Isn't that much better?  I did need to watch it a few times for the instructions for the knot on the other side of the bead.  I don't know what was wrong with me.  I think I needed a nap.

Before starting your necklace or bracelet, you do need to string on all the beads first.  My recommendation is to choose beads with smaller holes.  I didn't think the holes of my first choice of beads were too large, but the knot slipped right through.  If you have spare string, you might want to test it first.  I wouldn't test with the string you're going to use because you might not be able to get the knot apart.  I know I couldn't.

The instructions call for 0.8mm crimping end caps and explain how to start and end the necklace with them.  I went to Knot Just Beads today, and they had knot covers instead:

After my first knot came unraveled because I trimmed too close to the knot, I triple-knotted and glued it just to be safe.  I guess I'm a bit neurotic.

I was very quickly able to get the hang of the evenly-spaced knots.  The instructions say to tug the new knot in the direction of the last knot.  It always feels like it's sliding while it tightens, but it worked perfectly every time:

I am finding it a bit awkward to hold the bead and the knot when "trapping" the bead.  If I didn't hold things correctly or if I rushed through the knot, I got this:

It doesn't look bad in the grand scheme of things, but it's not ideal.  I found that I could nudge the knots a little this way or that, which helped the beads not look so loosey-goosey.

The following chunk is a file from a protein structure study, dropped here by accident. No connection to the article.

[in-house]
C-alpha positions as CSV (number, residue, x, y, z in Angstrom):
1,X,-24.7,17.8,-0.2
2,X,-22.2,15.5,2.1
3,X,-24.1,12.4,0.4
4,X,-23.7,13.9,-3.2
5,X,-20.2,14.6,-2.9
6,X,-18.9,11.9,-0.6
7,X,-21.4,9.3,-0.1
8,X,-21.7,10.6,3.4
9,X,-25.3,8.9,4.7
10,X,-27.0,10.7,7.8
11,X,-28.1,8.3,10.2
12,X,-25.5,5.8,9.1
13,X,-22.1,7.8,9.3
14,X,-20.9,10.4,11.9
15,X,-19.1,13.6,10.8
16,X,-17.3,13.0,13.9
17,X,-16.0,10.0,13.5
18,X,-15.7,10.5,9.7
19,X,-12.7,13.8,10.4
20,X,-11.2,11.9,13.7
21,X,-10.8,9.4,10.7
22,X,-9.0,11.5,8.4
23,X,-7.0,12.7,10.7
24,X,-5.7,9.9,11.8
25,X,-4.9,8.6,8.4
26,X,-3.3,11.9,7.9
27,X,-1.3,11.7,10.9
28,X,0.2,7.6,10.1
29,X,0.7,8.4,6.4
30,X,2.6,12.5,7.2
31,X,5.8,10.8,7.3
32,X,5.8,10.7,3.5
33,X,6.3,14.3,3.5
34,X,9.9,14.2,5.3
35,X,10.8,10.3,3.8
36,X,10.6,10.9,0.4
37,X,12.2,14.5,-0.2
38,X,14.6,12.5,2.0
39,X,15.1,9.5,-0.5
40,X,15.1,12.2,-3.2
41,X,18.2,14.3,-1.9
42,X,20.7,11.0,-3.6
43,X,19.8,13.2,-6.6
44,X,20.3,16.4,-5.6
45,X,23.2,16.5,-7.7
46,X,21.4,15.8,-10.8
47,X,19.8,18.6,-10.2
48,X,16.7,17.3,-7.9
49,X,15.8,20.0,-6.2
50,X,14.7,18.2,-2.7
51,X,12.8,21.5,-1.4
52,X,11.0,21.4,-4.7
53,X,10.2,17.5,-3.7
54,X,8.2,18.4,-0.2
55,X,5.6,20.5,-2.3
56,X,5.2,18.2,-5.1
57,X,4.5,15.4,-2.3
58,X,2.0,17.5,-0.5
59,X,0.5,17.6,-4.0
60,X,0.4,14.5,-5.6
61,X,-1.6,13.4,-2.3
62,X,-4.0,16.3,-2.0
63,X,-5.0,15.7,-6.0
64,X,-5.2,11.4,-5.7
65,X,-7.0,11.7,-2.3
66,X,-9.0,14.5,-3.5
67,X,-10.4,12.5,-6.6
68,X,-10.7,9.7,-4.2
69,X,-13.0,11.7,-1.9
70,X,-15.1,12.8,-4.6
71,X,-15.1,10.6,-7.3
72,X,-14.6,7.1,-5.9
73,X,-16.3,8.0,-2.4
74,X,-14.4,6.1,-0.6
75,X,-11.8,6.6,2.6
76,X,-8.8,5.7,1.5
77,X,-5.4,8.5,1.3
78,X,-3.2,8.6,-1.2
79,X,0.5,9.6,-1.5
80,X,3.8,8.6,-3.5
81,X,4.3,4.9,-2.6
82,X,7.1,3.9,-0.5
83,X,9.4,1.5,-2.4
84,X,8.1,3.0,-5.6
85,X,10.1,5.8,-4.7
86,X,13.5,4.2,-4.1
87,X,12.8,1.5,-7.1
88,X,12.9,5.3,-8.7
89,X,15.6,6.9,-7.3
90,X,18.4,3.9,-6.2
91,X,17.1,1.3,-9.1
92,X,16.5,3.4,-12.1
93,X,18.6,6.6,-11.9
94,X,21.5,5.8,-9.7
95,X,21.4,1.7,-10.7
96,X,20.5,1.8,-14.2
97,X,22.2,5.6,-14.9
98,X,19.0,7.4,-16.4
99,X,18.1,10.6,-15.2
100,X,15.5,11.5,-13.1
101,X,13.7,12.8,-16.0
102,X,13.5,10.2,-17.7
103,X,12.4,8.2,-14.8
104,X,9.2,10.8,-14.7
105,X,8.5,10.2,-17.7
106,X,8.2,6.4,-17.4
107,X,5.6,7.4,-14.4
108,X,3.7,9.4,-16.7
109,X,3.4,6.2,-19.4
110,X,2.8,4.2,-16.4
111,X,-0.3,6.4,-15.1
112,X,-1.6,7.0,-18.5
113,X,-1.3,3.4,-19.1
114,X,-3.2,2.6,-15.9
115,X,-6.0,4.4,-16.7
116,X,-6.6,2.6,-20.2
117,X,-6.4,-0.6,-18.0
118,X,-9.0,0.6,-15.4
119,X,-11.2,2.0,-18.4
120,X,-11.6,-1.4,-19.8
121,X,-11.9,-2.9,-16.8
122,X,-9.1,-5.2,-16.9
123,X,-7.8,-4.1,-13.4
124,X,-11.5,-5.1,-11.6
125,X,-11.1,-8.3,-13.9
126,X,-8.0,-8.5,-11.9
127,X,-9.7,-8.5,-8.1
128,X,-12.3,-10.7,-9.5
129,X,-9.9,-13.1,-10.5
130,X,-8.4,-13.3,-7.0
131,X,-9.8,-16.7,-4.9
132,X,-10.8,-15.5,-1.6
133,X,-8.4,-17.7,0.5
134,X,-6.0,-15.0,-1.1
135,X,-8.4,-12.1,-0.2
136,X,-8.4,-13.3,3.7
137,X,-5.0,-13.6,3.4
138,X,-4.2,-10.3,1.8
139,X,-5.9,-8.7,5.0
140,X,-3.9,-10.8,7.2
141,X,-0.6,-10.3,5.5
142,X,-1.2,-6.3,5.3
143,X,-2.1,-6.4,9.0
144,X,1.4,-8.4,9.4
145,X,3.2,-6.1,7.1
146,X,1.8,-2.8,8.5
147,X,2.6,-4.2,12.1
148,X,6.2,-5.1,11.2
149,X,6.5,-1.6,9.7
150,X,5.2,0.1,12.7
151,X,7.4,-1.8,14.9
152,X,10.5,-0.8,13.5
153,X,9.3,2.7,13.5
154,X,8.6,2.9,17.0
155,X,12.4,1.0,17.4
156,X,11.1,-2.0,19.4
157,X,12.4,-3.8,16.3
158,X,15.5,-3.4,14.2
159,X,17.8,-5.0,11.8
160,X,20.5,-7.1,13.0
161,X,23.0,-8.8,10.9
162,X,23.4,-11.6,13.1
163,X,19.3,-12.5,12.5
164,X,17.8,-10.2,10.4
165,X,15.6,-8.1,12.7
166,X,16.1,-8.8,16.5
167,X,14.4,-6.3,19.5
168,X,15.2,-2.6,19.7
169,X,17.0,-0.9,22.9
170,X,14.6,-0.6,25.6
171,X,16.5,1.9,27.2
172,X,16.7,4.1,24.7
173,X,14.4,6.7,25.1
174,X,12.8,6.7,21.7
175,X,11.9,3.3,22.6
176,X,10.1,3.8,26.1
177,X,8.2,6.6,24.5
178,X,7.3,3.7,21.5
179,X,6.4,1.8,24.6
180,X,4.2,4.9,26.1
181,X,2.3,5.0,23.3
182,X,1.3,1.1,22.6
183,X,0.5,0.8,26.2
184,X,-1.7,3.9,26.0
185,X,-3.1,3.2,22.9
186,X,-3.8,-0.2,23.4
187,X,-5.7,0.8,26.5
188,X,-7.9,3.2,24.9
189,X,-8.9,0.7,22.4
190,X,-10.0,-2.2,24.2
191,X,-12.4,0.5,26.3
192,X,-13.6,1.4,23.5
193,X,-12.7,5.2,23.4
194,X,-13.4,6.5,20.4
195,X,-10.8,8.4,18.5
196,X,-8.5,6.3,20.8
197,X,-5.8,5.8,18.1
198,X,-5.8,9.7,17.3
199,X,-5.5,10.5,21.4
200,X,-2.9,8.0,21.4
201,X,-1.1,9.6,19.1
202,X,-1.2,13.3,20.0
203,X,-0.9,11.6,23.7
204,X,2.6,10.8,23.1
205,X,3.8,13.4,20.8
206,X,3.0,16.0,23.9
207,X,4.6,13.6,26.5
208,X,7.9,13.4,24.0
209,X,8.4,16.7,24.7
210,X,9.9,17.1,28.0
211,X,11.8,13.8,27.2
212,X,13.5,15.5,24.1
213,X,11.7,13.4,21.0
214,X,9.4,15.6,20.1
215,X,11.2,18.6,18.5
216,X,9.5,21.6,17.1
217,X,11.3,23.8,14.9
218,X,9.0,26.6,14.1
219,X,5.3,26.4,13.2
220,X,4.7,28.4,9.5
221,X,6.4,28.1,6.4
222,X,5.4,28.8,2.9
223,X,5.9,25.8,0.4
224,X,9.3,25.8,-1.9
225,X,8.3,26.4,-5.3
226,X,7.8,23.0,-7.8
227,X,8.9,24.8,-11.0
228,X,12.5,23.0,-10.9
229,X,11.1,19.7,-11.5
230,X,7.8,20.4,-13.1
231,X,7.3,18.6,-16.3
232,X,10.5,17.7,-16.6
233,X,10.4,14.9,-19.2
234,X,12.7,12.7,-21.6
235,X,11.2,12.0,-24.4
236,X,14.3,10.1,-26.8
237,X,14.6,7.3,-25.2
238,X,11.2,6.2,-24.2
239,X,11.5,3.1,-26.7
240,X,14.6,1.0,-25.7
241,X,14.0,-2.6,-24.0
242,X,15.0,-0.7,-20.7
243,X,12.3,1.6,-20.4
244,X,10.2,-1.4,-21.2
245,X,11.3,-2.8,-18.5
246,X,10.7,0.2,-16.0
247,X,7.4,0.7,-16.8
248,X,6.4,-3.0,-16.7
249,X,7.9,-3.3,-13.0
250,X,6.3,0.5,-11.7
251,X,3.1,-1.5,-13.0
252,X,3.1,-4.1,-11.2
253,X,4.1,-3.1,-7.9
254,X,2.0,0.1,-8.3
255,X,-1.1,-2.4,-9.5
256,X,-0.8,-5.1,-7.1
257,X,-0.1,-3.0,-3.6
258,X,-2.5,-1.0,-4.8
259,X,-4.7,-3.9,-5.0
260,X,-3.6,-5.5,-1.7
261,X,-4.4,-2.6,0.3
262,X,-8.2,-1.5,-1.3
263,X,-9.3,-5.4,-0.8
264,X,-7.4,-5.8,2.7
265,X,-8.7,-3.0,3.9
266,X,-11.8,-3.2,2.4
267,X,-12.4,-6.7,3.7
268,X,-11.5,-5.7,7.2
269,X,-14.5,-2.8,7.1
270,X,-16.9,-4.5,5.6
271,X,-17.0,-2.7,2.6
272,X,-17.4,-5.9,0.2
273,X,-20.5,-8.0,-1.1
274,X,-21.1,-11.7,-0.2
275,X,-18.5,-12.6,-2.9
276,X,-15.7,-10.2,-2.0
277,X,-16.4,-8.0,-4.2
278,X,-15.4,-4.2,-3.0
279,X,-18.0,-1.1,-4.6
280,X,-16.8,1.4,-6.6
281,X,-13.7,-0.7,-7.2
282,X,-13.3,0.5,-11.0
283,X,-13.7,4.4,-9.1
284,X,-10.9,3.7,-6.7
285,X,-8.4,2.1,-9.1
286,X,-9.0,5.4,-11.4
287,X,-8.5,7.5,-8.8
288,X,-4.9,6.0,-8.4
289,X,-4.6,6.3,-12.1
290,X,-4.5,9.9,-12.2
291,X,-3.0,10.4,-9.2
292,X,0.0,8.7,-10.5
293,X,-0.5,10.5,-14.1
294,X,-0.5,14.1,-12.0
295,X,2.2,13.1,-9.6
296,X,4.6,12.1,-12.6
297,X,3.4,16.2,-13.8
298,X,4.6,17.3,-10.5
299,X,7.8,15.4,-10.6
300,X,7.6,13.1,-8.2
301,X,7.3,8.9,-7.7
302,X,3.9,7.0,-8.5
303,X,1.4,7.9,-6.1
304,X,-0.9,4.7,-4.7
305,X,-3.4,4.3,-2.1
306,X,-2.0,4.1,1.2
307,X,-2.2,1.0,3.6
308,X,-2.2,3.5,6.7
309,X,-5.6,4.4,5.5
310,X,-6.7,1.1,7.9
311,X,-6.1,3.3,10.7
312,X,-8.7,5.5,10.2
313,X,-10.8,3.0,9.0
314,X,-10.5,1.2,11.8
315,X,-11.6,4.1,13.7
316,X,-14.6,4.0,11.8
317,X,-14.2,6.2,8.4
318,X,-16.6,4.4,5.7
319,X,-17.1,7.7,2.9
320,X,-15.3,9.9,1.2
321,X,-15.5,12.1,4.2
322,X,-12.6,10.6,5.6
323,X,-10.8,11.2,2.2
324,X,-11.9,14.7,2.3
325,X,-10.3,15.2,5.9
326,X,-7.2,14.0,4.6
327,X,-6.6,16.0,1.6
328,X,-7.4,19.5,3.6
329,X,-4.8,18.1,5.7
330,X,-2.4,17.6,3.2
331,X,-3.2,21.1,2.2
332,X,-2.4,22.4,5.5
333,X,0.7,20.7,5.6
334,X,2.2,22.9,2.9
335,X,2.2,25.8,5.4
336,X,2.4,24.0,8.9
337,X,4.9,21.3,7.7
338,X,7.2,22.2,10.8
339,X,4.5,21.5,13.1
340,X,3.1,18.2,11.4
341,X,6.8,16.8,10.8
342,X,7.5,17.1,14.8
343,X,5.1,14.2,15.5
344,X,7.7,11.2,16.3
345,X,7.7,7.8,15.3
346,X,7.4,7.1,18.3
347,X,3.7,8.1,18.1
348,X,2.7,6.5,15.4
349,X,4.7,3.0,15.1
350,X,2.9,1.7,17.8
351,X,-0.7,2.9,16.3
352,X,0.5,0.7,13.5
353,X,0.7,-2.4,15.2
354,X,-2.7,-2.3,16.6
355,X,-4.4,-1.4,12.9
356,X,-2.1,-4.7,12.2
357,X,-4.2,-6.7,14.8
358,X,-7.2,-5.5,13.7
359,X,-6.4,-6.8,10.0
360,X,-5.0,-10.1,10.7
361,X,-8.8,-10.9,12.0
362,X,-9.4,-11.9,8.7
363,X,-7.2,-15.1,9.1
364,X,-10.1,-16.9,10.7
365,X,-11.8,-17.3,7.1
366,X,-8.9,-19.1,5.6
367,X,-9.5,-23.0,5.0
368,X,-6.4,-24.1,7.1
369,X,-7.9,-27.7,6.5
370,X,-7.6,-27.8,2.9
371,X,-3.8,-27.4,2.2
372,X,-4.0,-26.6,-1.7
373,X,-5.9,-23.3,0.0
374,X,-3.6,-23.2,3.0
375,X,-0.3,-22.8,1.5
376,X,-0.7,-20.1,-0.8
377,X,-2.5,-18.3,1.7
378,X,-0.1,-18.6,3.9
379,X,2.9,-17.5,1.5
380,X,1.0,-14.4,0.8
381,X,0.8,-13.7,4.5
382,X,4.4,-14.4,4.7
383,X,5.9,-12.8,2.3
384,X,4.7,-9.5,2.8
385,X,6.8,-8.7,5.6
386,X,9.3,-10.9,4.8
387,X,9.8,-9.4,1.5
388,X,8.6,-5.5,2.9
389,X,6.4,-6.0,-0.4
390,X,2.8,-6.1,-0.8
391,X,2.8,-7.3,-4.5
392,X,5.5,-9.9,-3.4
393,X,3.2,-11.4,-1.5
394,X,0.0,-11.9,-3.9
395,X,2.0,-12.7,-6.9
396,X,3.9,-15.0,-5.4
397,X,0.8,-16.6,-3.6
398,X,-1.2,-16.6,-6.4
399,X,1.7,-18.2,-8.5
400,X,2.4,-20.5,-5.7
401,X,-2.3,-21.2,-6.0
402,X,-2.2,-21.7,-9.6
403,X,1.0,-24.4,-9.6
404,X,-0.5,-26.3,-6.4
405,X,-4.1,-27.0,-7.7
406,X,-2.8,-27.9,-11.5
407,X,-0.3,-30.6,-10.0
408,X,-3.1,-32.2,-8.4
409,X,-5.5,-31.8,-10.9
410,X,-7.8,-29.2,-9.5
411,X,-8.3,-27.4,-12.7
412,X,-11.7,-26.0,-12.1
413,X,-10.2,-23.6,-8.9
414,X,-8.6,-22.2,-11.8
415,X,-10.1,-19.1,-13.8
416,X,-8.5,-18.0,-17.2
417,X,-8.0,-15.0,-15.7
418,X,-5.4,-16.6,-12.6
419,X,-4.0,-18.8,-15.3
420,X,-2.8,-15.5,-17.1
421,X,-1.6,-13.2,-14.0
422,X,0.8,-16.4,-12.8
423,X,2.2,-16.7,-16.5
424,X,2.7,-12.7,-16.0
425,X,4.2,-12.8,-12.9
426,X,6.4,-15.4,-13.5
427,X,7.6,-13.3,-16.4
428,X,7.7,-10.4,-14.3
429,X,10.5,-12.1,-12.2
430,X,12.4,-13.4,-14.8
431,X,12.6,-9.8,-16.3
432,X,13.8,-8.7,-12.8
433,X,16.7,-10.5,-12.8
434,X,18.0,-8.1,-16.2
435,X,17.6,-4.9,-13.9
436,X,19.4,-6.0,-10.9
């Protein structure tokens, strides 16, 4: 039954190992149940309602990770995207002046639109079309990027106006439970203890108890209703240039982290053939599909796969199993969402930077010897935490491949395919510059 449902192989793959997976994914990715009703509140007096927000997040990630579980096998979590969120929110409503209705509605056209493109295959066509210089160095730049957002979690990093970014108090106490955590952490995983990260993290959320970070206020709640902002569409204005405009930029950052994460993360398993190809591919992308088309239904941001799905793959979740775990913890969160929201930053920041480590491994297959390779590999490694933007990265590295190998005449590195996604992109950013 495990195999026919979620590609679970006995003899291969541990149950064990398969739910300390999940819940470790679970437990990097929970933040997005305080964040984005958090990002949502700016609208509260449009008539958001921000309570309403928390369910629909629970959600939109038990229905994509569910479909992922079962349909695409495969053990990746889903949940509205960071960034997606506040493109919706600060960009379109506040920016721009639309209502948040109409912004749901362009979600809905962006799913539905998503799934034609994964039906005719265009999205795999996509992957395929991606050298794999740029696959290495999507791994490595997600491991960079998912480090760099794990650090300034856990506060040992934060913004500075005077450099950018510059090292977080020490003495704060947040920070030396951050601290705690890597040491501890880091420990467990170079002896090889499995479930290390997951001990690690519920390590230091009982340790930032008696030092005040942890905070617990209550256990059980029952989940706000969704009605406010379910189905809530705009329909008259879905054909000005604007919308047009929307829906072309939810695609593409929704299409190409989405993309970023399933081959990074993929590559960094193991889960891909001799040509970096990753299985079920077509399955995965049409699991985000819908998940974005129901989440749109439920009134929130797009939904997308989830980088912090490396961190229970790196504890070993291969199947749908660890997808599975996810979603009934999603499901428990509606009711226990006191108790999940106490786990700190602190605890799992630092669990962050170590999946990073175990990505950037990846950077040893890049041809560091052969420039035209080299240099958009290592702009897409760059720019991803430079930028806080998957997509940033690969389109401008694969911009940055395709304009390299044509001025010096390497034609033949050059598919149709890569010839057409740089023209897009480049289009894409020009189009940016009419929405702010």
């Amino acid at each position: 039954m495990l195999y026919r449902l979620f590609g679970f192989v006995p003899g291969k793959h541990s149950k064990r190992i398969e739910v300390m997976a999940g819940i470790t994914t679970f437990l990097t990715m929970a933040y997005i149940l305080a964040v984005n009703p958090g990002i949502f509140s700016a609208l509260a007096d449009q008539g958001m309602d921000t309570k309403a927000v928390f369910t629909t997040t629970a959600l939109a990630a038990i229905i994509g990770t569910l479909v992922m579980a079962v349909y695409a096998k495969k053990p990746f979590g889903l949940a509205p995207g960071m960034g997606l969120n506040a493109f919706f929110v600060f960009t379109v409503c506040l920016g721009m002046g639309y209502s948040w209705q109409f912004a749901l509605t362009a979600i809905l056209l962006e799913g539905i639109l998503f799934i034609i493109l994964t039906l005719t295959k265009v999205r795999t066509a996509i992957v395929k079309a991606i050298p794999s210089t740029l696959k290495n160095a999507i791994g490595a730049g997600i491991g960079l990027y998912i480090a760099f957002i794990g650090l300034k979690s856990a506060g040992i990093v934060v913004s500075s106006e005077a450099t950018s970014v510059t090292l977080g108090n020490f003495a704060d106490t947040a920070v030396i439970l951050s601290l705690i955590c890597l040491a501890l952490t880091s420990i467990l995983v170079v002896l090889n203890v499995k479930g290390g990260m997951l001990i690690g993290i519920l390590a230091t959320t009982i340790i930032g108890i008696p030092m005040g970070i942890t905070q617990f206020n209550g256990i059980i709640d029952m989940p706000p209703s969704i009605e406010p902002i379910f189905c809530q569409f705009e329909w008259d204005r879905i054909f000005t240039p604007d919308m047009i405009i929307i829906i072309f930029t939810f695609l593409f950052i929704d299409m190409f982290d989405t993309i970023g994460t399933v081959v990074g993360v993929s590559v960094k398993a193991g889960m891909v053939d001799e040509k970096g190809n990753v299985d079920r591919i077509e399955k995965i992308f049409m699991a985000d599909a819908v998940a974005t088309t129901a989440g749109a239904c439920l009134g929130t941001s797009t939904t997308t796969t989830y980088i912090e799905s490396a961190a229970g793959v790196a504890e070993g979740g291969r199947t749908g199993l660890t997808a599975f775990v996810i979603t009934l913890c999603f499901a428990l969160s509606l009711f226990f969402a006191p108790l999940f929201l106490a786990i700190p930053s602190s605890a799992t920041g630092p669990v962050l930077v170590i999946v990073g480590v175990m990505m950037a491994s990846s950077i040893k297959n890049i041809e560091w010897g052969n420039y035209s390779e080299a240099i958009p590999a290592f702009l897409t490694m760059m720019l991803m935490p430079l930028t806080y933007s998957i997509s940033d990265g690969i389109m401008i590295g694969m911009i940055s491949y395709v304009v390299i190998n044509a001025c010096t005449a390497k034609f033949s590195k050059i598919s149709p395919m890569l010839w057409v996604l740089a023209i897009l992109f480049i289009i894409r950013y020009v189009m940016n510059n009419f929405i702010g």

When I took my time and held the bead and knot correctly, I got this:

In a very short amount of time, I had a nice long necklace:

I got a black silk string from Reenie, but I found I had a few white ones buried in my stash.  I'm glad I did so I could keep my black string for an "actual" project.  I know just what I want to do.

So, what do I think of the Easy Knotter tool?  It's very simple to use once you get the hang of it, and I don't think it needs to be any more complicated.  I've been seeing an ad for new tabletop knotter tool, and that one looks complicated.  It looks like it would take up a lot of room for storage, and nothing in the ad looks like you can measure spaces out between knots.  I like the simplicity and versatility of the Easy Knotter, and I'm certainly glad to not have to clear a space out on my shelves to store it.

To purchase the Easy Knotter, the Bracelet Valet, kits, or supplies (including wonderfully priced silk string and the correct crimping end caps), please visit Designs by Reenie and check her out at shows.  Tell her Traci says hi!

If you have a project made using the Easy Knotter and would like to share it here on my blog, send me pictures and what you think of the tool.  You'll also be entered to win a Xuron 4 in 1 Crimper tool for your other stringing needs!  The giveaway (which is good for all kinds of projects, not just Easy Knotter pieces) runs until June 30th - click here for all the details!